John: That’s right.

Melanie: So if we’re not doing our job as a company to really preserve and regenerate the future of the Earth, we’re actually cutting ourselves off. We’re not giving ourselves the license to grow as a company because at some point, what we need for these quality products to bring an offer to a diverse set of consumers isn’t available and that becomes a huge constraint when you think about the growth and the profit frankly of a company and so I think a lot of these components, these themes, are what I try and bring to the organization and to our partners as we think about how do you then look at the intersection of purpose and performance because ideally, every program that we activate or every partnership that we drive, has both those in mind, and I think there’s a lot of different ways this can be exhibited. Some of it you can perhaps quantify by using different factors in a business case. For example, taking a traditional financial business case and adding in creative ways to think about ROI tied to Impact. Other ways, it’s more qualitative and it’s really understanding the strategic partnership that we might be creating in order to deliver on profit and performance. But I think all of that to say when I take a step back, every time I talk about impact, I’m thinking about what is the future of the company and how do we really drive the right impactful programs that can enable us to stay competitive and to really grow as a company.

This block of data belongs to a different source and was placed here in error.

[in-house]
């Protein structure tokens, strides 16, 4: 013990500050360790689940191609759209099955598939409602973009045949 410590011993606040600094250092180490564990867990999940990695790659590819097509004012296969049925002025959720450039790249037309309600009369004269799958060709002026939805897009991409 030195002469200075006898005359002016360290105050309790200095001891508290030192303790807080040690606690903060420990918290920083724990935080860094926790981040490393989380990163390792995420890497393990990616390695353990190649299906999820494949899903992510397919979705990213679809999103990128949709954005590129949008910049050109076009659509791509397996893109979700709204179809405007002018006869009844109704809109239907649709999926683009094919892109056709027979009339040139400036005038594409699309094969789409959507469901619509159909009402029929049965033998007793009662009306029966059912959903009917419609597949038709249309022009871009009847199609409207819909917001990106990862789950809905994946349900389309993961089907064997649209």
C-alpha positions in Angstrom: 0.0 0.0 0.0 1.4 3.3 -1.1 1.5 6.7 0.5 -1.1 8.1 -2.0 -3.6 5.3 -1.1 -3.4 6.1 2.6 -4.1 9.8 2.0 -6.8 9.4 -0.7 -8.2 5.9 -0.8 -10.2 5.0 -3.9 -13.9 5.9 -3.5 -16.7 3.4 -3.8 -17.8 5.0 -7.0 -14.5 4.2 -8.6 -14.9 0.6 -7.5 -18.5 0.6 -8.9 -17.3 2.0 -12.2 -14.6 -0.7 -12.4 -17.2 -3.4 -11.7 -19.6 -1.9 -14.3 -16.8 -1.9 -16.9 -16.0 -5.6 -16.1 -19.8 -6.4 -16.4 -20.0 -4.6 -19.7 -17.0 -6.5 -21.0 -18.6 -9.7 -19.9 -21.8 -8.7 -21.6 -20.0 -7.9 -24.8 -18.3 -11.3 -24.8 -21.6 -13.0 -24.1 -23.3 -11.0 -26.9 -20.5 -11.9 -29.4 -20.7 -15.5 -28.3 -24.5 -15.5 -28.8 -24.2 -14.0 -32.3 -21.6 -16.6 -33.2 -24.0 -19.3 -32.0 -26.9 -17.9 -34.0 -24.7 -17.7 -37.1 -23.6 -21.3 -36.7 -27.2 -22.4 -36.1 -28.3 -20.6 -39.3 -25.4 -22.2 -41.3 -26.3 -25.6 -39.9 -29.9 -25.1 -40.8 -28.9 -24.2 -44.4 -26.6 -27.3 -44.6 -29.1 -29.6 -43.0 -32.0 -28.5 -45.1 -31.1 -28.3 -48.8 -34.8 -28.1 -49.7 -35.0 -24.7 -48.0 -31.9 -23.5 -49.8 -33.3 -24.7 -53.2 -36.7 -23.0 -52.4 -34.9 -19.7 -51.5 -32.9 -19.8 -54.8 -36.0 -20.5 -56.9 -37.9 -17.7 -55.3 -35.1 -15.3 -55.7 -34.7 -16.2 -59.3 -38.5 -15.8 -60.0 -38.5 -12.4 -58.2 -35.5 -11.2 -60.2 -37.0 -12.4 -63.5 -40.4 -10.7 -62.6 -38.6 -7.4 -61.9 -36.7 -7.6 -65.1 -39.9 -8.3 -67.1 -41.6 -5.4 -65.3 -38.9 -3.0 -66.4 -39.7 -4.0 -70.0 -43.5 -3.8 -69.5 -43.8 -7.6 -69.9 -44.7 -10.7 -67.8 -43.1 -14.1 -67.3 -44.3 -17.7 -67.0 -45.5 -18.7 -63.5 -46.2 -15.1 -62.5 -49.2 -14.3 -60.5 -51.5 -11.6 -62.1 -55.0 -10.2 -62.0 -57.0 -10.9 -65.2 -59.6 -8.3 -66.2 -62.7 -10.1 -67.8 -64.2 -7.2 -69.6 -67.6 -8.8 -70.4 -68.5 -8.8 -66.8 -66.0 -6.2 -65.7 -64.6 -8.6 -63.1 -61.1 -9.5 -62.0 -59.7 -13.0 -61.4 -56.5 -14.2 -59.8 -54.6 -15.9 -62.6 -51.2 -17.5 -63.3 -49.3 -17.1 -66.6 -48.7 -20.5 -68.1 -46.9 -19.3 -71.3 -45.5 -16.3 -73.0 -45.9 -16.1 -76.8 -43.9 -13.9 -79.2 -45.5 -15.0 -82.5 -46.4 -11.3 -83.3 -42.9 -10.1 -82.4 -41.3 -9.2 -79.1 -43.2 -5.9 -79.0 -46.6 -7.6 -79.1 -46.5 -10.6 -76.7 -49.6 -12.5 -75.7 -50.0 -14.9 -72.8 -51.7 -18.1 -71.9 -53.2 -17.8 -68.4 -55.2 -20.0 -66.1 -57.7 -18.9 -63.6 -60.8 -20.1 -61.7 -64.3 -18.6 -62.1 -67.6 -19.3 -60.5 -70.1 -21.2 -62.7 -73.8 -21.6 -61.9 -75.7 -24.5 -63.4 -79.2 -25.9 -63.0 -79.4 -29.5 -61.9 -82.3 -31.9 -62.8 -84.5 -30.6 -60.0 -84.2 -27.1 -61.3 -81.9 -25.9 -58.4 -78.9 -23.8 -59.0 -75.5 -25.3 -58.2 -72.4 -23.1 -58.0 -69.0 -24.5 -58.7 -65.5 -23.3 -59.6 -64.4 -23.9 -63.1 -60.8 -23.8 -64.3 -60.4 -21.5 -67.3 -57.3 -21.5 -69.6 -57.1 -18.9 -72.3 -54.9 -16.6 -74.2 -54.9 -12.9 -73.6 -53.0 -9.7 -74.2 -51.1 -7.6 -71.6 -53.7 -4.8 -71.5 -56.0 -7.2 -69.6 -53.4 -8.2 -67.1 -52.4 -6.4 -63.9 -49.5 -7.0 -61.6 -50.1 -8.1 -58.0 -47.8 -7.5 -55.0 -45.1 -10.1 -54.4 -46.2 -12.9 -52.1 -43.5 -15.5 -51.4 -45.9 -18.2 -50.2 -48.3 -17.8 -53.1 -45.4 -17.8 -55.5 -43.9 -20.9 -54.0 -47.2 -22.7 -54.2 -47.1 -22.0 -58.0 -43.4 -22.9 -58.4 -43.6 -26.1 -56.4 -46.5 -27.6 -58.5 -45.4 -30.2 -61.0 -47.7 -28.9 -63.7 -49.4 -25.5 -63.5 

John: And do you produce an impact report every year on this journey?

Melanie: We do. So this is done at the global level, but we have for many, many years produced an impact report and one of the other areas that were very proud of in terms of our annual reporting is the disclosures that we do through CDP. And so, we’re one of the few companies that actually AAA rated for many years through CDP, which is an environmental group. But this covers our climate, our water and our acting.

John: You mentioned obviously the three pillars or three legs of the Impact Journey at Danone. One of them being healthy nutritious food to as many people as possible. Programs lke WIC have been part of that. Talk a little bit about WIC, what that means and what your work is like? What is the journey like to improve food accessibility?